USS West Virginia (BB-48) was the fourth dreadnought battleship of the Colorado class, though because Washington was cancelled, she was the third and final member of the class to be completed. The Colorado class proved to be the culmination of the standard-type battleship series built for the United States Navy in the 1910s and 1920s; the ships were essentially repeats of the earlier Tennessee design, but with a significantly more powerful main battery of eight 16-inch (406 mm) guns in twin-gun turrets. West Virginia was built between her keel laying in 1920 and her commissioning into the Navy in 1923. The ship spent the 1920s and 1930s conducting routine training exercises, including the typically-annual Fleet Problems, which provided invaluable experience for the coming war in the Pacific.
West Virginia was moored in Battleship Row on the morning of 7 December 1941 when Japan attacked Pearl Harbor, bringing the United States into World War II. Badly damaged by torpedoes, the ship sank in the shallow water but was later refloated and extensively rebuilt over the course of 1943 and into mid-1944. She returned to service in time for the Philippines Campaign, where she led the American line of battle at the Battle of Surigao Strait on the night of 24–25 October. There, she was one of the few American battleships to use her radar to acquire a target in the darkness, allowing her to engage a Japanese squadron in what was the final action between battleships in naval history.
After Surigao Strait, the ship remained in the Philippines to support troops fighting during the Battle of Leyte in 1944 and then supported the invasion of Lingayen Gulf in early 1945. The ship also took part in the Battles of Iwo Jima and Okinawa later that year, providing extensive fire support to the ground forces invading those islands. During the latter operation, she was hit by a kamikaze that did little damage. Following the surrender of Japan, West Virginia took part in the initial occupation and thereafter participated in Operation Magic Carpet, carrying soldiers and sailors from Hawaii to the mainland United States before being deactivated in 1946. She was decommissioned in 1947 and assigned to the Pacific Reserve Fleet, where she remained until 1959 when she was sold to ship breakers and dismantled.
The Allied occupation of Japan at the end of World War II was led by General Douglas MacArthur, the Supreme Commander of the Allied Powers, with support from the British Commonwealth. Unlike in the oc
... Morecupation of Germany, the Soviet Union was allowed little to no influence over Japan. This foreign presence marked the only time in Japan's history that it had been occupied by a foreign power. It transformed the country into a parliamentary democracy that recalled "New Deal" priorities of the 1930s politics by Roosevelt. The occupation, codenamed Operation Blacklist, was ended by the San Francisco Peace Treaty, signed on September 8, 1951, and effective from April 28, 1952, after which Japan's sovereignty – with the exception, until 1972, of the Ryukyu Islands – was fully restored. Hide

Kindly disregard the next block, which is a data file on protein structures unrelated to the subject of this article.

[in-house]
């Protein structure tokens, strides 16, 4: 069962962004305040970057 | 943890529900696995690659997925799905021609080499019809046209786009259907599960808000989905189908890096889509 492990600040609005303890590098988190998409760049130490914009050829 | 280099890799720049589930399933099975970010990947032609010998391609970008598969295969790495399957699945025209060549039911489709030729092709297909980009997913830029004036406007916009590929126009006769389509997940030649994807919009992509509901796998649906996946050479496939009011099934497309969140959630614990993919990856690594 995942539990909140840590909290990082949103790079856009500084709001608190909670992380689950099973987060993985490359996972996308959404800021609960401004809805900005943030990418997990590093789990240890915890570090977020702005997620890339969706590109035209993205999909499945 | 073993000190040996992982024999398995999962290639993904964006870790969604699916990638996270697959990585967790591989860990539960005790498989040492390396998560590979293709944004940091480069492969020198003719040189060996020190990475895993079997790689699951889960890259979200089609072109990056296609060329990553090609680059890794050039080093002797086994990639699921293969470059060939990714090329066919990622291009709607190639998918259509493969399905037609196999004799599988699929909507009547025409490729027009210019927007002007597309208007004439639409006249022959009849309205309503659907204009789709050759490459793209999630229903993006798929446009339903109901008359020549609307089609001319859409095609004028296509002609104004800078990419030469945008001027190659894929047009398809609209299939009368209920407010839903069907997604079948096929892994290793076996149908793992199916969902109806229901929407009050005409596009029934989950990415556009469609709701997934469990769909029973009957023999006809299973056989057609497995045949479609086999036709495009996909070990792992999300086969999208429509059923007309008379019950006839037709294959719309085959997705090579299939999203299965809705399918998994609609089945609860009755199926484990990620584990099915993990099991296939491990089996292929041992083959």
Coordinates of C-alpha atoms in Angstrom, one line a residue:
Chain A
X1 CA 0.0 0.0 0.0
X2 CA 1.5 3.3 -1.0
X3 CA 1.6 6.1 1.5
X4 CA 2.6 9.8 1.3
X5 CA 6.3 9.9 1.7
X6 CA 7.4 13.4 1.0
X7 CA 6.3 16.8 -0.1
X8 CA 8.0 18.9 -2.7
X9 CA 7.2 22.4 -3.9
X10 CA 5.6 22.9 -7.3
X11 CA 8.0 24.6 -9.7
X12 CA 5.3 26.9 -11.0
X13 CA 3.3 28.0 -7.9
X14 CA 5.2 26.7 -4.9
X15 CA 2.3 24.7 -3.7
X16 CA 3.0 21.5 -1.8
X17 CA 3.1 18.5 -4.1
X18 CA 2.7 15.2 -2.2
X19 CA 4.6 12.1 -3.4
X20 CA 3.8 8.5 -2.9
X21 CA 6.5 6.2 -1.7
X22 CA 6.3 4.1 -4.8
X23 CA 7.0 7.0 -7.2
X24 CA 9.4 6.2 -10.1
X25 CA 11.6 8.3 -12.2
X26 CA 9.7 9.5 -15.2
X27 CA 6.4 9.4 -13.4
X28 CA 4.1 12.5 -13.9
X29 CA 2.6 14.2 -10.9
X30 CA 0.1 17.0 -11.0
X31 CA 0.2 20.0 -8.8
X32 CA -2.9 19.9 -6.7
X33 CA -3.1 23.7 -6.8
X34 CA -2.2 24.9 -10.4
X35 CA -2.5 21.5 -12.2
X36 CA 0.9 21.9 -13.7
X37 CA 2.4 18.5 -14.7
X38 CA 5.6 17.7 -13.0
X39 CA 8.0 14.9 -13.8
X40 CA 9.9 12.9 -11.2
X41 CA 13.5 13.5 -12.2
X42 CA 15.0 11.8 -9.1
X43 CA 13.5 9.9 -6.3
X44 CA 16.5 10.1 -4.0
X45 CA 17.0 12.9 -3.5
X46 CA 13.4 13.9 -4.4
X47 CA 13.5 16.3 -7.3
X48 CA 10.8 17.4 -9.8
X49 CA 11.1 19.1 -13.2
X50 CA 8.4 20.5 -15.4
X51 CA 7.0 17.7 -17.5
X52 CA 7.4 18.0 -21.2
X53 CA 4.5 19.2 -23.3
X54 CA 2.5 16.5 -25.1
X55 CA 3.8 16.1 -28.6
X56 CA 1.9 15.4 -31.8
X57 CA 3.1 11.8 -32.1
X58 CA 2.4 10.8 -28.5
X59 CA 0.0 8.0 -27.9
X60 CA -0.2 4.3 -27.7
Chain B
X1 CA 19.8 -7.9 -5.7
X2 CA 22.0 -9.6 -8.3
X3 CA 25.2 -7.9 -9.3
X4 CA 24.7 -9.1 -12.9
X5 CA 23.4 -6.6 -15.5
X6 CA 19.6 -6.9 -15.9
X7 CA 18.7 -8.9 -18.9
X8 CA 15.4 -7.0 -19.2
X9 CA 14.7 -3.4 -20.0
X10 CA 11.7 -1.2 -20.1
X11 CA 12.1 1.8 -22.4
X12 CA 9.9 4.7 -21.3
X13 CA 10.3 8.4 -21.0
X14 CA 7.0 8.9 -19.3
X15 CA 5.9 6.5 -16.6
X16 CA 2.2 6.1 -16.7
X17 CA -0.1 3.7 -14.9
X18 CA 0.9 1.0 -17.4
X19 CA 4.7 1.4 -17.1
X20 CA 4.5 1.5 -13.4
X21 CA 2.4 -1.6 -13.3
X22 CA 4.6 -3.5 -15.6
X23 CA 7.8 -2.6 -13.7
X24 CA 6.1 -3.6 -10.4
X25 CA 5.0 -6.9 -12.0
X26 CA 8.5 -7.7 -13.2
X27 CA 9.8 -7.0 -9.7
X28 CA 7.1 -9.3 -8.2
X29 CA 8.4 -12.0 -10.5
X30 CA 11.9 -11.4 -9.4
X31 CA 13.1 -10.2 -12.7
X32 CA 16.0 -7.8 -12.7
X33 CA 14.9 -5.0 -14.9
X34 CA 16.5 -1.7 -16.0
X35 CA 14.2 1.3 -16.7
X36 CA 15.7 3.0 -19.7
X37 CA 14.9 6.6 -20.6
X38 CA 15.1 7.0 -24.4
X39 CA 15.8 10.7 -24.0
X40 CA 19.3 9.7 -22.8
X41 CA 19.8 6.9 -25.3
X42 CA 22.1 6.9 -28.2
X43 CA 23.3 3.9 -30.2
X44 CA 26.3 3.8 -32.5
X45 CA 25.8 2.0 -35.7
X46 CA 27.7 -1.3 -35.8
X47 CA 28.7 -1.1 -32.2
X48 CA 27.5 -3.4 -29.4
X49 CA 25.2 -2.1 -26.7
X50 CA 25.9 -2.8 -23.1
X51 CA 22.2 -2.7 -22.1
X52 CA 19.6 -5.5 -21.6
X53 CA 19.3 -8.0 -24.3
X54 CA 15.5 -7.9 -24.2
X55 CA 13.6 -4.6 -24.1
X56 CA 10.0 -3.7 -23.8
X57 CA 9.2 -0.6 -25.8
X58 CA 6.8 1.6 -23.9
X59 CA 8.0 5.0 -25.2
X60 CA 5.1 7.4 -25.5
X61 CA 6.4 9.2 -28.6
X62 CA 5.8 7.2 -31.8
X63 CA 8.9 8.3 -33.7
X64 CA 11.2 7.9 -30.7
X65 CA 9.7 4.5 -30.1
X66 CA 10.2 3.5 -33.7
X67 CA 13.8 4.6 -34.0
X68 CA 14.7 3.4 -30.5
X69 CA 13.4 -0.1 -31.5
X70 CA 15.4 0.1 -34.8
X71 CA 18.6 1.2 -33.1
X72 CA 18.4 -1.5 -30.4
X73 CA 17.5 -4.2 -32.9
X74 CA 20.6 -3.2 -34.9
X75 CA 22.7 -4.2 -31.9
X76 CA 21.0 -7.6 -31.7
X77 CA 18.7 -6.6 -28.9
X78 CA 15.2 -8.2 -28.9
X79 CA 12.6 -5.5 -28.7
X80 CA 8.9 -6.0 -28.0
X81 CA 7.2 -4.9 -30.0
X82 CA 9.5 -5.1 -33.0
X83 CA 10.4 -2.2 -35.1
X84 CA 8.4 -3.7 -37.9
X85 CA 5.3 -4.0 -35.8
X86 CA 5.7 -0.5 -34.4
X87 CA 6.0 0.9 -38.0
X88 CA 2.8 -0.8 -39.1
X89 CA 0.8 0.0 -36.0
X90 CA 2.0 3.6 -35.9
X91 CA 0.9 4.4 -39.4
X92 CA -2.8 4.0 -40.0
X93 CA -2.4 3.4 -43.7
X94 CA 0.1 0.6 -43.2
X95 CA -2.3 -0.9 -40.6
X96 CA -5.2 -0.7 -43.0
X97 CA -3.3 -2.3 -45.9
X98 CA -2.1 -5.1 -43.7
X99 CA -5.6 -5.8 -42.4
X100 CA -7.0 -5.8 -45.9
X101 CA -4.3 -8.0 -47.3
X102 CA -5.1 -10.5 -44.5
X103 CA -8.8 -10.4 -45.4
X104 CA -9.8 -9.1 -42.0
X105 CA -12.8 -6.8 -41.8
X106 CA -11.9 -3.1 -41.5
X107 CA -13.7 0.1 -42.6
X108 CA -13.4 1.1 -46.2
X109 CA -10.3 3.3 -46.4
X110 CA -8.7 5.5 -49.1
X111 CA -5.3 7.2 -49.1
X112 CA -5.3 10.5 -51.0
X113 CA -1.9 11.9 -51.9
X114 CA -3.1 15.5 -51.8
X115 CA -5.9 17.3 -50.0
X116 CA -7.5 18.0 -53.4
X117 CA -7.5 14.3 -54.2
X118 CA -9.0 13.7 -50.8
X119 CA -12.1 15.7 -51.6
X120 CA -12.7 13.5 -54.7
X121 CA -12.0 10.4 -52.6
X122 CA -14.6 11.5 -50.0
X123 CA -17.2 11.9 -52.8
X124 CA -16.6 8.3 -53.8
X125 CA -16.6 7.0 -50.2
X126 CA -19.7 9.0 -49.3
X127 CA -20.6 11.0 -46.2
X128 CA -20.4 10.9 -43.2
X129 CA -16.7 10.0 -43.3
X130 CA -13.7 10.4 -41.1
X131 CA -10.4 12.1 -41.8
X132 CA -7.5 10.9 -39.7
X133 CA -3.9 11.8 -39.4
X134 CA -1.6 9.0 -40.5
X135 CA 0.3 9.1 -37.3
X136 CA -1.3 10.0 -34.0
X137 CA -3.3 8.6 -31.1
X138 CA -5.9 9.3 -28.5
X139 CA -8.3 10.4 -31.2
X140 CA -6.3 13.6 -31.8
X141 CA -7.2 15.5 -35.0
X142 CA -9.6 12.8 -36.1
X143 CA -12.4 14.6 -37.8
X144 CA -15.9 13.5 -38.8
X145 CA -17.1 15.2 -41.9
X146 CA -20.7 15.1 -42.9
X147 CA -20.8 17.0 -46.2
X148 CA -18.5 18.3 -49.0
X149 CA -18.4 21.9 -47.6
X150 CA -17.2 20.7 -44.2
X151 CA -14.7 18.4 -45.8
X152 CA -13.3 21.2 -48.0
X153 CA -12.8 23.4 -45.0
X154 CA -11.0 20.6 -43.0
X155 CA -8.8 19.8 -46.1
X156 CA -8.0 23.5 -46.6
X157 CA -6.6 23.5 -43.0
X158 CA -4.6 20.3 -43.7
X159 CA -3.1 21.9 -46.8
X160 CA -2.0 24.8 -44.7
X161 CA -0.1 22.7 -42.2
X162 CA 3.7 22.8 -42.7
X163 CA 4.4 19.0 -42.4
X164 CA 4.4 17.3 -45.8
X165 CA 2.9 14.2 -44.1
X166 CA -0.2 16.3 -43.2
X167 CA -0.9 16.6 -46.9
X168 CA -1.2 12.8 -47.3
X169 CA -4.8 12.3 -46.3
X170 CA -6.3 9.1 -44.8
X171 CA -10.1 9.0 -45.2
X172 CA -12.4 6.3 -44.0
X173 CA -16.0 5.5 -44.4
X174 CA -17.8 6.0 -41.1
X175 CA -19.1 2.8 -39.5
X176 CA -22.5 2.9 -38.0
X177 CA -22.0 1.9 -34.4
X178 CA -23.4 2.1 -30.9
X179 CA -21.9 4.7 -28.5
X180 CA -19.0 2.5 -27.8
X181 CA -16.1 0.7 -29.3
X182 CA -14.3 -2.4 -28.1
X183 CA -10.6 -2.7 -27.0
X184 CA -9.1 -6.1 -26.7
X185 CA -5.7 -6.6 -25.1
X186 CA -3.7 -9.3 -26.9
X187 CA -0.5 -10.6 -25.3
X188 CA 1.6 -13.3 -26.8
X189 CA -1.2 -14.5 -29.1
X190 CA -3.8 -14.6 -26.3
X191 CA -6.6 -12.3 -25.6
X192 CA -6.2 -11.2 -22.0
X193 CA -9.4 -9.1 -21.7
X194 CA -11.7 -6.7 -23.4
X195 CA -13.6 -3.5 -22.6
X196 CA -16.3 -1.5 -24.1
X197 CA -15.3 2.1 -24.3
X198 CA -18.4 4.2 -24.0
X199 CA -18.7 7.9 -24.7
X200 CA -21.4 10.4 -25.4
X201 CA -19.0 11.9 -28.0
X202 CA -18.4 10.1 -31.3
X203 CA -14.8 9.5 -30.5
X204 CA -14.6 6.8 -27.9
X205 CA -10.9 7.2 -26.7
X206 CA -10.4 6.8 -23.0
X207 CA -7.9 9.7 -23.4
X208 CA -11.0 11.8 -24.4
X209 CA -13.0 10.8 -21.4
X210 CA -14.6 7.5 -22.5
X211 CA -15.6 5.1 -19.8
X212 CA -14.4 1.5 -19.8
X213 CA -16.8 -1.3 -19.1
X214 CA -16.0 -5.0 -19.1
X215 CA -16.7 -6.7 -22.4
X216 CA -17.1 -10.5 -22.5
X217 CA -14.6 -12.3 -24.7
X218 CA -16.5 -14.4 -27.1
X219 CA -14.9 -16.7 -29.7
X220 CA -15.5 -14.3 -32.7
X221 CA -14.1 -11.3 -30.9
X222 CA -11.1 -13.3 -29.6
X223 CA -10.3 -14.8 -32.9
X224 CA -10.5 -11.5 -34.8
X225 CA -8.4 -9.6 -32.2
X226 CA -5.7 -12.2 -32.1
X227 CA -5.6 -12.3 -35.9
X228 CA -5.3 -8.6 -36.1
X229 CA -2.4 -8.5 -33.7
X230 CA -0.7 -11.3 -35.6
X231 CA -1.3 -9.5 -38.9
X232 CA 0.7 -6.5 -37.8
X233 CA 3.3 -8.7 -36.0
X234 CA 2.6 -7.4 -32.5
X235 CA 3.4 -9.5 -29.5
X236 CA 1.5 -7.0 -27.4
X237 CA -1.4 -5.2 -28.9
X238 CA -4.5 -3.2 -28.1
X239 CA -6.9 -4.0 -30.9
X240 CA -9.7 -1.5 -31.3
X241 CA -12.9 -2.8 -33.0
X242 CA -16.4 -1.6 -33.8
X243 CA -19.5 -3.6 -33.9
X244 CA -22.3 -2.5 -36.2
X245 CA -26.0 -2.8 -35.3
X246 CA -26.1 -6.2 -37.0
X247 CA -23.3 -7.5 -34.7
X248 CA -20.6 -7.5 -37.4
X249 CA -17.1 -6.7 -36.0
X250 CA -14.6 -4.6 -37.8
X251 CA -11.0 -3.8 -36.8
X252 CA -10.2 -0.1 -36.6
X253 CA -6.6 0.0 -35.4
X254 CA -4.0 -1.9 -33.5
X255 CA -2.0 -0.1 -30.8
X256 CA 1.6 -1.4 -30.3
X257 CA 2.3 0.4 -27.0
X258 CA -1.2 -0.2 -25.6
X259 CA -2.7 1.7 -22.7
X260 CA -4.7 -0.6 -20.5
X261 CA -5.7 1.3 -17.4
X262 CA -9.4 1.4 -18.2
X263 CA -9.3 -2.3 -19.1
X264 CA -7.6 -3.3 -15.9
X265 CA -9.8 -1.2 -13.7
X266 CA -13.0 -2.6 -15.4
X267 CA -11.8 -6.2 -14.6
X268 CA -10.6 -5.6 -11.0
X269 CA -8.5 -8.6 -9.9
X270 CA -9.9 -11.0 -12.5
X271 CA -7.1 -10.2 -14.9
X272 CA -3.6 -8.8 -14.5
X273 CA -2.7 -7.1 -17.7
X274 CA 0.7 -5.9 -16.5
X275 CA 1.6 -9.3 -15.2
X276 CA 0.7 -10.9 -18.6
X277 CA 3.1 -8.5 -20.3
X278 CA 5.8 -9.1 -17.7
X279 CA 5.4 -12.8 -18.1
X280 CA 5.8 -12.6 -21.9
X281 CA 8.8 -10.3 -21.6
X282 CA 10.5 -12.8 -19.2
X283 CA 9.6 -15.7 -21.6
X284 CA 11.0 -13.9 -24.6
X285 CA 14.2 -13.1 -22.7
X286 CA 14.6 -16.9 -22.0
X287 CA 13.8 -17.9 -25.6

Operation Magic Carpet was the post-World War II operation by the War Shipping Administration to repatriate over eight million American military personnel from the European, Pacific, and Asian theater
... Mores. Hundreds of Liberty ships, Victory ships, and troop transports began repatriating soldiers from Europe in June 1945. Beginning in October 1945, over 370 navy ships were used for repatriation duties in the Pacific. Warships, such as aircraft carriers, battleships, hospital ships, and large numbers of assault transports were used. The European phase of Operation Magic Carpet concluded in February 1946 while the Pacific phase continued until September 1946. Hide
The Navy Unit Commendation may be awarded by the Secretary of the Navy to any unit of the Navy or Marine Corps that distinguishes itself by outstanding heroism in action against an enemy (but not suff
... Moreiciently to justify the award of the Presidential Unit Citation). It may also be awarded to a unit that distinguishes itself by extremely meritorious service not involving combat (but in support of military operations), which renders that unit outstanding when compared to other units performing similar service. Hide
The Philippine Presidential Unit Citation is a unit decoration of the Republic of the Philippines. It has been awarded to certain units of the United States military for actions both during and subseq
... Moreuent to the Second World War. Hide
The Battle of Iwo Jima (19 February – 26 March 1945), or Operation Detachment, was a major battle in which the United States Armed Forces fought for and captured the island of Iwo Jima from the
... MoreJapanese Empire. The American invasion had the goal of capturing the entire island, including its three airfields (including South Field and Central Field), to provide a staging area for attacks on the Japanese main islands. This five-week battle comprised some of the fiercest and bloodiest fighting of the War in the Pacific of World War II.
After the heavy losses incurred in the battle, the strategic value of the island became controversial. It was useless to the U.S. Army as a staging base and useless to the U.S. Navy as a fleet base. However, Navy SEABEES rebuilt the landing strips, which were used as emergency landing strips for USAAF B-29s.